Much as water sustains life, so too does the HR function play a role in helping to sustain the health of an organisation. For Seqwater, one of Australia’s largest utilities, the most successful approach has been for HR to find proactive ways to deliver on the business strategy, rather than getting bogged down by tactical HR processes.
In January 2013, three state-owned water businesses came together to form Seqwater, a diverse group of dams, water treatment plants and supply networks. With operations spanning across South East Queensland, Seqwater has the most geographically spread and diverse asset base of any capital city water authority, resulting in a range of unique HR challenges. Alanna Herbst, the General Manager of Strategy, People & Safety, has taken on the responsibility of leading the 600-person strong workforce into a new chapter of enterprise performance.
If we are not working towards organisational performance, we shouldn’t be here.
When it comes to HR, the organisation takes a business partnering approach, viewing the function as an enabler of organisational performance. Alanna explains, “Our team’s purpose is to deliver people solutions that enable an adaptive, innovative and productive workforce. We know that all of those things will improve business results. If we are not working towards organisational performance, we shouldn’t be here.”
She wholeheartedly agrees that HR has a role to play in setting business strategy and specifically draws attention to HR’s responsibilities when it comes to scenario planning. Although it’s not a skill that is common in HR, she sees it as an important component of the HR function within Seqwater. Participating in environmental scanning and setting the scene for specific situations ensures that the board and executives have a full understanding of the latest trends and can make informed strategic decisions for the business.
It often feels like HR is the second cousin from a tech perspective.
Of course, obtaining the necessary data in order to extract insights for meaningful decision-making is often easier said than done.
“I saw a sign the other day that said, ‘In God We Trust. Everyone Else, Bring Data.’” says Alanna. “But it’s a hard thing – there’s so much data that I want to be able to produce at the drop of a hat and have it underpin our HR strategy. Yet getting it often feels like HR is the second cousin from a tech perspective.”
Since this data feeds into trend identification and relational insights though, Alanna believes that HR should be utilising as much of it as possible to ensure that the business strategy is as resilient as it can be from a people perspective. With this information in hand, high-level discussions can take place that take into consideration the commitments made to staff and how the strategy aligns with the employee value proposition.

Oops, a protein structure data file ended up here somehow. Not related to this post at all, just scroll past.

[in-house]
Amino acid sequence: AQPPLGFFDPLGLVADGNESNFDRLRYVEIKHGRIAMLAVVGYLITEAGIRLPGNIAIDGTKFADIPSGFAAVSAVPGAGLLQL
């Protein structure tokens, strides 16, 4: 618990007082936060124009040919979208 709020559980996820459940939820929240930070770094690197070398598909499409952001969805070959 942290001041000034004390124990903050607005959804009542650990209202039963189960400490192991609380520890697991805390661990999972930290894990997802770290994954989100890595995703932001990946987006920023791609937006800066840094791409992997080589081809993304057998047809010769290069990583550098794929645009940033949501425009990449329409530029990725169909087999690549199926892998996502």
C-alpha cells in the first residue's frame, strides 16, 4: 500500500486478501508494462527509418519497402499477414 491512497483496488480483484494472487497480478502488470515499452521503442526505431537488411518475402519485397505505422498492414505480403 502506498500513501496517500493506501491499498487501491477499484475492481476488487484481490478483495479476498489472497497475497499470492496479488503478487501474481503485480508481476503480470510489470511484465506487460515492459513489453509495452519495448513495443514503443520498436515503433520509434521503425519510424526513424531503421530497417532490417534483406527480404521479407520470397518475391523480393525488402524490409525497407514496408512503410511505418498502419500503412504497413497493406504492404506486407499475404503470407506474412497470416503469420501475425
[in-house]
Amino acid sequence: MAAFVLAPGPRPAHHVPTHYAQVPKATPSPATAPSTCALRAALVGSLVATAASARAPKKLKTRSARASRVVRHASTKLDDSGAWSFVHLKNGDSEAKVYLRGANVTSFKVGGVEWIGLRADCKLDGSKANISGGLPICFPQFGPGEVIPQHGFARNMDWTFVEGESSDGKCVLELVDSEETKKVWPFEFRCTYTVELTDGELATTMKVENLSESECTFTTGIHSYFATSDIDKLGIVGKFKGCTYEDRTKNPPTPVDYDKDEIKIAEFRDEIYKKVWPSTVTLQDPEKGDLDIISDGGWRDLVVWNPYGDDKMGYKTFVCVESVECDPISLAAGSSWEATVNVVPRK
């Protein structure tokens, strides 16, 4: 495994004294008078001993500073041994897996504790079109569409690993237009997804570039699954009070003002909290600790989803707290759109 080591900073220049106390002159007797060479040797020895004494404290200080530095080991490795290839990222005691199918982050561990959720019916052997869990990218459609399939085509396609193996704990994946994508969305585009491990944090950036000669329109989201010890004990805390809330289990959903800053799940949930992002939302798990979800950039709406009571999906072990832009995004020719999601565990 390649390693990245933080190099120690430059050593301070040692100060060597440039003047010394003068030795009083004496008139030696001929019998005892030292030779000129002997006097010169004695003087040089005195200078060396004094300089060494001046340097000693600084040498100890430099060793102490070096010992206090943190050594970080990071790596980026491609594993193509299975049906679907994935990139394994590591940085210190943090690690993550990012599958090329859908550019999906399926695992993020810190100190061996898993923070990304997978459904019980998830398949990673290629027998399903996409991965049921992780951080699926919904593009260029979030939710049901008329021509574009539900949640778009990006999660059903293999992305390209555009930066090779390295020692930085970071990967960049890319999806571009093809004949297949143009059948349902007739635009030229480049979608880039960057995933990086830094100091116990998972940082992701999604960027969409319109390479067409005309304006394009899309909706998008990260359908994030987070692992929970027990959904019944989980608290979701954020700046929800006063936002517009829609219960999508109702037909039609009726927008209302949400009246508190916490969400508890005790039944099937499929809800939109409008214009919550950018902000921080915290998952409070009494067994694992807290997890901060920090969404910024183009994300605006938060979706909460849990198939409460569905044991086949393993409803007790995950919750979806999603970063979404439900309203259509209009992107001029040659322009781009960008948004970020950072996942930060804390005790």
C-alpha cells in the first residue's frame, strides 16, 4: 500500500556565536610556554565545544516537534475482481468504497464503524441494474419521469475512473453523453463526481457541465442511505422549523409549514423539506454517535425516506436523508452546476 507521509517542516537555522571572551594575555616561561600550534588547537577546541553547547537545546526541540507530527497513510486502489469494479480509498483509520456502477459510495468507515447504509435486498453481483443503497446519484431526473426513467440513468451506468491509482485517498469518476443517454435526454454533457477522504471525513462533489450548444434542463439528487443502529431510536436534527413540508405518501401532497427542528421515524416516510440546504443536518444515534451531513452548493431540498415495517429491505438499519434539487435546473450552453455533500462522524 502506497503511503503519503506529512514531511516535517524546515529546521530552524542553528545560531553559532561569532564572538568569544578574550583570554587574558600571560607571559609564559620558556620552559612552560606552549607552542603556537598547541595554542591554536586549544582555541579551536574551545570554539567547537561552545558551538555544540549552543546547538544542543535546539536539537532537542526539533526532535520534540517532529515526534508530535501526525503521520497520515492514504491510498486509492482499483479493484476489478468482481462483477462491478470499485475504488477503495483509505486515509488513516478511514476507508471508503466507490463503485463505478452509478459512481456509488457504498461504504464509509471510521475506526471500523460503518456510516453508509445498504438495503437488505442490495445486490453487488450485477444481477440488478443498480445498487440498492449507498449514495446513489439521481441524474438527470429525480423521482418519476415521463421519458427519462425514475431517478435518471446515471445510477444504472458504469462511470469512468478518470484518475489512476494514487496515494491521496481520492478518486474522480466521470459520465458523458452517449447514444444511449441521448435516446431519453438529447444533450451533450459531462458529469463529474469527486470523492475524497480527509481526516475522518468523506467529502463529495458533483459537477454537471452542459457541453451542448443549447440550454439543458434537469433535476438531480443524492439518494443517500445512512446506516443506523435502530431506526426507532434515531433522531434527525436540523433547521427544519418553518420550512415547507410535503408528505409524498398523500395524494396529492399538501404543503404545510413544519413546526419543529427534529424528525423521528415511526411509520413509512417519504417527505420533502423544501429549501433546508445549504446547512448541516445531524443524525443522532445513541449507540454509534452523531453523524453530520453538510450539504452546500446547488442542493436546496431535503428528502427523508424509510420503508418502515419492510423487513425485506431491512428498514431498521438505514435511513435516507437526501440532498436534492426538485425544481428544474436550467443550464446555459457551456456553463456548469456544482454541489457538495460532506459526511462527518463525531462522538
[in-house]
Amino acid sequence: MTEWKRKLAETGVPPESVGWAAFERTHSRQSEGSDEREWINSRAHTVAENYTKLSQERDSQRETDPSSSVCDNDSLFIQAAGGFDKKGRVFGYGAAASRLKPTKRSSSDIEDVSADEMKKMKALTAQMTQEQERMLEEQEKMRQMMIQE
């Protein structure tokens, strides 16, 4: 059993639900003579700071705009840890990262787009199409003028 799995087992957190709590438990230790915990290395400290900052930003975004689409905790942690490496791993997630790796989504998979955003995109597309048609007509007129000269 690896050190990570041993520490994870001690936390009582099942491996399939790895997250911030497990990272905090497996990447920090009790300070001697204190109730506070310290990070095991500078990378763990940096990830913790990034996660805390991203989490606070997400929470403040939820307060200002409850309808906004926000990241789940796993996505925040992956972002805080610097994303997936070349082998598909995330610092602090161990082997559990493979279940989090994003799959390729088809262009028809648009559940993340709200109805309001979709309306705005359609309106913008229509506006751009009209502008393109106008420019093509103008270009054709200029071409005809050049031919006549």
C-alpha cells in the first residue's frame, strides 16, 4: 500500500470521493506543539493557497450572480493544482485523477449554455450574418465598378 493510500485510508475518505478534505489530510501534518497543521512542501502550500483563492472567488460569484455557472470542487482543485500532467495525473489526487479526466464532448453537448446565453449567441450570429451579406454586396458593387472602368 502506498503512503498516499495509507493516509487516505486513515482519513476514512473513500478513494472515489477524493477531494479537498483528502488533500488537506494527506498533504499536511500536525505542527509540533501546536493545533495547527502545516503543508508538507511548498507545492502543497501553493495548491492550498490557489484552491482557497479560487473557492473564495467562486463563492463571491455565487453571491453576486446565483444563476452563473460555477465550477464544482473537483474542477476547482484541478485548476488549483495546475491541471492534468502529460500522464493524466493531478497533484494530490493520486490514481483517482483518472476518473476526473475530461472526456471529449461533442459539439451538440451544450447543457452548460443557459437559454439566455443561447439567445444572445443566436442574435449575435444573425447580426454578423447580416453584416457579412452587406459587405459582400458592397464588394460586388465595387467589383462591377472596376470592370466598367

Setting and delivering on business strategy is one of HR’s most critical contributions today.
So, how does Seqwater stack up in terms of HR’s contribution to the business? While there are areas in need of improvement, Alanna highlights the team’s ability to deliver insight into the trends in the labor market as one particular area of success. Through this information, HR is having a bigger impact on organisational strategy which ultimately affects performance. Moving away from delivering the day-to-day tactical processes and toward setting and delivering on business strategy is one of HR’s most critical contributions today, according to Alanna.
Leaders often must change their mindset in order to positively affect business results and employee morale.
HR’s ability to continually improve and adjust for evolving economic realities is imperative to the function’s ability to remain relevant. At Seqwater, the HR team is working in conjunction with organisational psychologists and university partners to explore an innovative approach to its leadership development. Recognising that meaningful and lasting organisational performance can be best achieved through changing more than just behaviors, the initiative is focusing on changing leaders’ thought patterns as well. Based on the premise that leaders often must change their mindset in order to positively affect business results and employee morale, this approach has been successful at teaching leaders how to develop the thought patterns that will lead to actions that can achieve desired outcomes.
Alanna’s closing thoughts focus on HR’s ability to move the needle in terms of organisational performance and she recommends that the HR community take greater ownership in its ability to deliver on the business strategy. In general, she doesn’t think HR does enough to showcase how it facilitates business outcomes: “I think we need to prove that we’re an active part of this business as well. We have to make sure our peers understand our goals and where we’re taking the company and the workforce.
About The Author
Human Resources Executive ,
Alana held senior human resource positions at Tourism Leisure Corporation, Kingfisher Bay Resort Group and Australia Post, prior to joining the SEQ Water team in 2012.